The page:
India’s Supreme Court recently overturned a ban on banks transacting with cryptocurrencies. In its decision, the high court stated that the Reserve Bank of India (RBI) had not adequately demonstrated that cryptocurrencies are in some way harmful to Indian citizens or the country as a whole. Knowledgeable legal experts in India claimed that the crypto banking ban was based on the RBI’s stance that the typical uses for cryptocurrencies were nefarious in nature — drug trafficking and terrorist financing — and therefore the government should restrict any enabling technologies wherever possible. Other industry players argued that the ban was simply too blunt and had not fully stated both sides of the case for and against cryptocurrencies.
Trading in cryptocurrencies never fully ceased during the ban period from 2018 to 2020, and the Supreme Court’s decision released a flood of pent-up demand for crypto-assets. Start-ups and established industry players alike sprang to life to service the new found demand.
“We saw nearly a 10x spike in sign-ups, post the Supreme Court judgment. The BTC/INR (bitcoin to Indian rupees) trading pair has seen 78.36% growth in the past 50 days,” said Sumit Gupta, founder, CoinDCX, who added that the exchange has acquired 50,000 users in less than 50 days.
The ideal environment for cryptocurrency growth
India is an ideal country for cryptocurrencies to flourish. Among the many drivers of cryptocurrency demand, three main ones stand out:
- Currency instability and mismanagement: The Indian rupee continues to be a weak currency on international markets, losing almost half its buying power over the last 10 years. In addition, the government has made some punishing moves in the last few years such as demonetization. Together, these events have led to an erosion of confidence in the rupee.
- Population size: India’s scale boggles the imagination. With a total population of approximately 1.35 billion and a rising middle class of around 300 to 350 million, there’s a growing cohort of Indians who have the disposable time and income to buy cryptocurrencies.
- Huge domestic and foreign remittance traffic: India is already the world’s largest international remittance market, taking in approximately $83 billion in 2019. Less well known, but just as powerful is the internal remittance volume that is unmeasured but huge; a product of about 139 million migrant workers throughout the country.
Lacking in regulations
That all sounds great for cryptocurrency generally, but there’s one critical element missing — a regulatory framework that enables crypto-ownership and trading. Without that legal and regulatory framework, crypto-buyers and sellers are flying blind and risking everything on a bet that the RBI or another government entity will come up with industry-friendly or at least industry-tolerant regulations.
Companies have gotten in on the act as well. Recently, Ripple released their version of what it would take to clear the way for large scale crypto-activity. Their white paper, titled “The Path Forward for Digital Assets Adoption In India,” is a 36-page tome filled with specific, thoughtful recommendations for the changes in India’s regulatory structure required to enable large-scale adoption and use of digital assets.
The report begins, “India is at an inflection point in fintech innovation. The country’s government and policymakers have the opportunity to foster responsible adoption of new digital asset and blockchain technology by creating transparent, principles-based regulatory frameworks that support it.”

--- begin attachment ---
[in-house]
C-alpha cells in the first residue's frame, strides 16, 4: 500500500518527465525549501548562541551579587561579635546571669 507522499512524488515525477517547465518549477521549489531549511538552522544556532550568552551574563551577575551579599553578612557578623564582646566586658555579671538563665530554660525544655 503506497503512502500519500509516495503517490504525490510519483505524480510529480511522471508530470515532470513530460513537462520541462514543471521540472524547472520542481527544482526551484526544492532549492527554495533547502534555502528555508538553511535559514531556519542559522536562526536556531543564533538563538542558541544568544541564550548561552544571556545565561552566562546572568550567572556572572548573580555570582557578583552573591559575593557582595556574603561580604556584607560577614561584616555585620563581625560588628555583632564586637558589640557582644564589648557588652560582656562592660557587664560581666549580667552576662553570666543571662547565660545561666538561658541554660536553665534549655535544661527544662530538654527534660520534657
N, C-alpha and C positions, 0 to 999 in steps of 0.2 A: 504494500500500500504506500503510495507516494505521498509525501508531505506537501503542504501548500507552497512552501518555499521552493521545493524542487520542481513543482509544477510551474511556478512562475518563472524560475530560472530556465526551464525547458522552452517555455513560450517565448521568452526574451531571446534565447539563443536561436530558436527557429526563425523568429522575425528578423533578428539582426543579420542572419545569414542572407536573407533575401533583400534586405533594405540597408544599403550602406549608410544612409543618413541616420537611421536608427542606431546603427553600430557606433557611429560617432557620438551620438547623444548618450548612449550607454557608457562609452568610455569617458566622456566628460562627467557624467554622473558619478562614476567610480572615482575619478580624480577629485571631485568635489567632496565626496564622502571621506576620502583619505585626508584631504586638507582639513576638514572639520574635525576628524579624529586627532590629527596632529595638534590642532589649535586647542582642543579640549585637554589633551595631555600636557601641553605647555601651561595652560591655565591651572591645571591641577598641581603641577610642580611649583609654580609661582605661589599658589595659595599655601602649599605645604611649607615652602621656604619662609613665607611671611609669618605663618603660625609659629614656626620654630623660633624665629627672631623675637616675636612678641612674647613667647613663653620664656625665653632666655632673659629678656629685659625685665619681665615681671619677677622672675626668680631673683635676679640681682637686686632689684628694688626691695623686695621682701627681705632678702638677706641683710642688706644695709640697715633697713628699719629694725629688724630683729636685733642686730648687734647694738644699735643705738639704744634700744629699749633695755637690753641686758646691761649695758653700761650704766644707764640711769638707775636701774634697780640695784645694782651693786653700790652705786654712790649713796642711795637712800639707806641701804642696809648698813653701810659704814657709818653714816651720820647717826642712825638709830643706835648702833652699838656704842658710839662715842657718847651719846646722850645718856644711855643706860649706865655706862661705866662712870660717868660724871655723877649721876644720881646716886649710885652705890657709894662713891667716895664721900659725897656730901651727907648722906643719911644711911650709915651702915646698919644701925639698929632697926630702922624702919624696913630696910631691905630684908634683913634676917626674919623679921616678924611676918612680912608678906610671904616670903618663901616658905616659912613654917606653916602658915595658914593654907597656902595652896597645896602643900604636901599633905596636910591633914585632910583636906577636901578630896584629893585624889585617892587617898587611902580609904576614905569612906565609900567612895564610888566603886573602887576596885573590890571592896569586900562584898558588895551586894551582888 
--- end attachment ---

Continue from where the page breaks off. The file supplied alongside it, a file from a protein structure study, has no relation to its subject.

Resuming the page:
All true. All reasonable. And it’s going nowhere. Fast.
An end to a promising future?
A group of Indian lawmakers reportedly have been working on legislation that could ban cryptocurrency once and for all. No crypto at all for anyone.
That would be an easy, if blunt solution to what Indian government officials see as a technology that only enables bad activity they are trying to stamp out. Cryptocurrency generally has had a spotty reputation. Incidents of fraud, theft, terrorist financing and criminal activity have characterized the history of digital currency assets so far. Indian lawmakers and regulators see that history and react with disdain, rejecting the new technology in its entirety.
Further, cryptocurrency is seen as a tool for wealthy people to move outside established government controls and monitoring. Questions about the regulation and use of cryptocurrencies miss the point Indian lawmakers are focussed on, which simply put is “Why do we need this?” and “Who does this help?” Enabling wealthy Indians to move assets freely within and outside India is not on the government’s agenda.
Without a clear use-case that benefits the Indian government, and therefore the general Indian population, there’s simply no call to enable cryptocurrency in India. In the end, it’s easier to ban it than it is to regulate it. Unfortunately, white papers like Ripple’s begin with the assumption that the Indian government and, specifically the RBI, want to enable cryptocurrency, or at least see the need to do so.
Draconian anti-cryptocurrency legislation is now under formulation by high government officials.
Ultimately, India’s enormous and chaotic parliament will decide the issue of whether Indian citizens and businesses can own and use cryptocurrency. The current direction of government thought seems to be banning it one way or another. As long as the drift is in that direction, Indian participation in the emerging world of digital assets will remain tentative at best, consisting of daring individuals seeking speculative gains. Meanwhile, businesses and other scale-level users will have to wait for legal clarity before India will be a player in crypto of any import.